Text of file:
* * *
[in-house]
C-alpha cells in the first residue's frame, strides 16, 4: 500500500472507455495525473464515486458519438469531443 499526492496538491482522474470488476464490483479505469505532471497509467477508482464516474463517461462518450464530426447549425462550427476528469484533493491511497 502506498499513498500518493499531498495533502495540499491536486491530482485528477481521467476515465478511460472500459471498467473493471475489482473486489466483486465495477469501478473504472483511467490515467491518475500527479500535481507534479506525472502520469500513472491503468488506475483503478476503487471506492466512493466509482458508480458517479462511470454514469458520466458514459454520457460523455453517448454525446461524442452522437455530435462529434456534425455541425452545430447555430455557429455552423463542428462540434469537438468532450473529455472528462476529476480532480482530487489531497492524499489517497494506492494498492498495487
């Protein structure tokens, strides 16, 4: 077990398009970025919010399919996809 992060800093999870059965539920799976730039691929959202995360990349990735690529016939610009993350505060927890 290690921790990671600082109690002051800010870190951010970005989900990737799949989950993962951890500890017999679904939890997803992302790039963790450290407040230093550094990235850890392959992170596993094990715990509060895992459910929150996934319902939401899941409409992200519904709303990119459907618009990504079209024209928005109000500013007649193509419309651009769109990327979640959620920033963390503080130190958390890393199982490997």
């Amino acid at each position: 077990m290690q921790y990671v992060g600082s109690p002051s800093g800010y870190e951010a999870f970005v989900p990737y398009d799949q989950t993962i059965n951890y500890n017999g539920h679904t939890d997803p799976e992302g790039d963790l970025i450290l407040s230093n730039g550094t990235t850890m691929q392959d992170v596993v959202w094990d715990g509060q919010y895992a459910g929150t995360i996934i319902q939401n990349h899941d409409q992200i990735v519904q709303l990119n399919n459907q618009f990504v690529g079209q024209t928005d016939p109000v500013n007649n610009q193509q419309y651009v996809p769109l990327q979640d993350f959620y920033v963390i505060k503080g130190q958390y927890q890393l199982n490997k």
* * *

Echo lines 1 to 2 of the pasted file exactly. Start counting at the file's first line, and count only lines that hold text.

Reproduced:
[in-house]
C-alpha cells in the first residue's frame, strides 16, 4: 500500500472507455495525473464515486458519438469531443 499526492496538491482522474470488476464490483479505469505532471497509467477508482464516474463517461462518450464530426447549425462550427476528469484533493491511497 502506498499513498500518493499531498495533502495540499491536486491530482485528477481521467476515465478511460472500459471498467473493471475489482473486489466483486465495477469501478473504472483511467490515467491518475500527479500535481507534479506525472502520469500513472491503468488506475483503478476503487471506492466512493466509482458508480458517479462511470454514469458520466458514459454520457460523455453517448454525446461524442452522437455530435462529434456534425455541425452545430447555430455557429455552423463542428462540434469537438468532450473529455472528462476529476480532480482530487489531497492524499489517497494506492494498492498495487